Over the past several years, a number of important pieces of government legislation have been aimed at increasing the level of transparency related to the cost of healthcare in the United States, in response to concerns from citizens and government officials surrounding the cost of care. From the Hospital Price Transparency Final Rule, which came into effect January 1, 2021 to the No Surprises Act from January 1, 2022, to the most recent Transparency in Coverage Final Rule which most recently came into effect on July 1, 2022, hospitals and health systems are facing additional compliance hurdles, as well as addressing the impact of greater transparency on relationships with patients, negotiations with payers, and competition in the market.
Patient Concerns Surrounding the Cost of Care
As patients increasingly shoulder a greater burden of the cost of care in the form of larger deductibles and co-insurance payments, as well as higher monthly premiums for coverage, there has been a demand from patients to lower costs, creating a political issue that policy makers wish to address through new transparency requirements. Although many more patients are receiving estimates as well as direct support from providers in explaining benefits coverage and potential costs, final bills can often reflect different values, and in cases of unplanned care, result in considerable unplanned expenses.
Hospital Price Transparency Final Rule
Nearly two years ago, on January 1, 2021, the Hospital Price Transparency Final Rule came into effect, requiring hospitals to publish standard charges, along with a consumer-friendly format highlighting the prices for the 300 most common services provided. In reviewing hospital and system websites to review this information, it can certainly be obtained, and is in many cases quite navigable if you are aware of the CPT code associated with the procedure you may require. Unfortunately, most consumers are not aware of CPT codes and have difficulty navigating these documents. Online price estimators have become more common, and while very useful for gaining a broad understanding of costs, they require patients entering policy data that may not be entirely accurate.
Further, research compiled by Patient Rights Advocate reveals that in a survey of more than 2,000 US hospitals, only 319, or 16%, were in compliance with the Final Rule.
The No Surprises Act
A year on from the Hospital Price Transparency Final Rule, the No Surprises Act came into effect, with a focus on creating limits on the cost of care for patients that require out-of-network care, which has traditionally, as a result of not being covered by in-network benefits, cost considerably more. Across the country, hospitals and health systems have been working to interpret and implement the No Surprises Act, with a considerable allocation of resources required. While compliance at this early stage certainly appears strong, a report from Morning Consult found that 20% of adults have received a surprise medical bill.
Further complicating the No Surprises Act are state-specific requirements which supersede national regulations, as well as newly released requirements related to Surprise Billing.
Transparency in Coverage Final Rule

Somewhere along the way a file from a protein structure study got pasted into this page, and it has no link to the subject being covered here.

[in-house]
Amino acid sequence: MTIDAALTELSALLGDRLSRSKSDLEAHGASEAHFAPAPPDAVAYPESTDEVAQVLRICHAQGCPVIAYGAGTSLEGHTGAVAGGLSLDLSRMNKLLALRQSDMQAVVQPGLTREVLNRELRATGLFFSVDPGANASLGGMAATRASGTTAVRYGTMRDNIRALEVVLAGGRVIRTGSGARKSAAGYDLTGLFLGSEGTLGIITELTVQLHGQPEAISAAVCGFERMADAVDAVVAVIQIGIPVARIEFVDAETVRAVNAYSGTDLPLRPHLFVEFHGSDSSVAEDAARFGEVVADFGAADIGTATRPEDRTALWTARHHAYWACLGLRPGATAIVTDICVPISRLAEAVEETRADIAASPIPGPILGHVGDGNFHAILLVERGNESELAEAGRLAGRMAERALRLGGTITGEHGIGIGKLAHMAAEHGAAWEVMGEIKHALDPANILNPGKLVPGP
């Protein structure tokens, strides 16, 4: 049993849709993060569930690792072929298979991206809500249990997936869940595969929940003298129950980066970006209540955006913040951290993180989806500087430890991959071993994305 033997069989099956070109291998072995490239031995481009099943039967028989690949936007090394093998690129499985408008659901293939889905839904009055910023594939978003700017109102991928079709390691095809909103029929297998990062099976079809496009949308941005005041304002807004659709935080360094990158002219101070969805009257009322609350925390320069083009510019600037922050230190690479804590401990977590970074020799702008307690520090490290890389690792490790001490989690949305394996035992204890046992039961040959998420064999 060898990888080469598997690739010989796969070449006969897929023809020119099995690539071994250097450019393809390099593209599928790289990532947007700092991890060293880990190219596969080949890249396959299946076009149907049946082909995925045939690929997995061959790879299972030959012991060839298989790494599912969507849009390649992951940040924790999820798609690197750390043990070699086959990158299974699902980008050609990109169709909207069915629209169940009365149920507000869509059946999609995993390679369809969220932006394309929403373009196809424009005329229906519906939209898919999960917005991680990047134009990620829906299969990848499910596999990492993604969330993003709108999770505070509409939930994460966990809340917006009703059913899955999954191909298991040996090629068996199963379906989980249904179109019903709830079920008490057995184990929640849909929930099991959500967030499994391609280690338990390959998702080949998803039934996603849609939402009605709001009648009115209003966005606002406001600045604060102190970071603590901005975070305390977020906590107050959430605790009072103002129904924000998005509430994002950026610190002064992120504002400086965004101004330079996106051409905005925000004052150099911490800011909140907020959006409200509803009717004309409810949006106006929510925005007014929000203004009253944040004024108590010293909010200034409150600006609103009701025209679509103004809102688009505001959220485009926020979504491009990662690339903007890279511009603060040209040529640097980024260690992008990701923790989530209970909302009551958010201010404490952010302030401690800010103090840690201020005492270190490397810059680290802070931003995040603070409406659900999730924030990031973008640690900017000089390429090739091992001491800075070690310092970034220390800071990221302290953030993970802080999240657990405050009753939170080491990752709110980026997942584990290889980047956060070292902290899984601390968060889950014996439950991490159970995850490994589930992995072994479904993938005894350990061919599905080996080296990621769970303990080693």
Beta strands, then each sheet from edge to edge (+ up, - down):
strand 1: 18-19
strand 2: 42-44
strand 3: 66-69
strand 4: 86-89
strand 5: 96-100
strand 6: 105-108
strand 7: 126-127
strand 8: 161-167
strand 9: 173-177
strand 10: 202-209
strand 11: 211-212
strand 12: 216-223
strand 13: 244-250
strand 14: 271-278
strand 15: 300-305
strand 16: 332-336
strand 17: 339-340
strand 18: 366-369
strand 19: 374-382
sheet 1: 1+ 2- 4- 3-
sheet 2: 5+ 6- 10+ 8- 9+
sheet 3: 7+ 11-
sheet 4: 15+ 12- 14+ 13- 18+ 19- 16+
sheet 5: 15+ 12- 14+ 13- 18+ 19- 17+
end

Most recently, on July 1, 2022, the new Transparency in Coverage Final Rule went into effect, requiring insurers to disclose pricing and the rates that have been negotiated with providers, to give patients greater insight into what their insurance plan will pay for, whether in or out of network. If leveraged accurately, patients should have a greater sense of their out-of-pocket costs for care, a long-time concern. However, many in the industry point out that consumers find considerable difficulty in navigating this information, understanding procedures, and can have their best laid plans disrupted when providers change the course of care in order to achieve the best, but perhaps unplanned, outcome.
Impact of Transparency on Competition
The combination of recent transparency rules is changing the dynamic across the industry as related to the prices charged for care, and the long guarded chargemaster rates, which were traditionally viewed as a trade secret. Hospitals and health systems are now viewing more easily the rates charged by competitors, and using this data as leverage in negotiations with payers, though the negotiating power can slide in both directions given the diversity in rates.
Penalties for non-compliance with the Hospital Price Transparency Rule are calculated based on hospital size and range from $300 per day to $5,500 per day for large systems. In June of this year, CMS began fining hospitals after failure to respond to Warning Notices and Requests for Corrective Action Plans that had been issued. In addition, penalties for violation of the No Surprises Act can reach up to $10,000 per violation, underscoring the urgent need for interpretation and implementation of compliance plans.
Outcome of Transparency Initiatives
While it is far too soon to predict the long-term impact of price transparency rules, the immediate impact has certainly been another administrative cost for hospitals and health systems already struggling to ensure payment from patients and providers. In a complex system for delivery and payment, hospitals are shifting additional resources to compliance. During the Patient Financial Services meeting taking place online this October 11 & 13, numerous panels and moderators will address how they are interpreting and implementing these rules, from front-end patient estimates initiatives to final bills and reimbursement.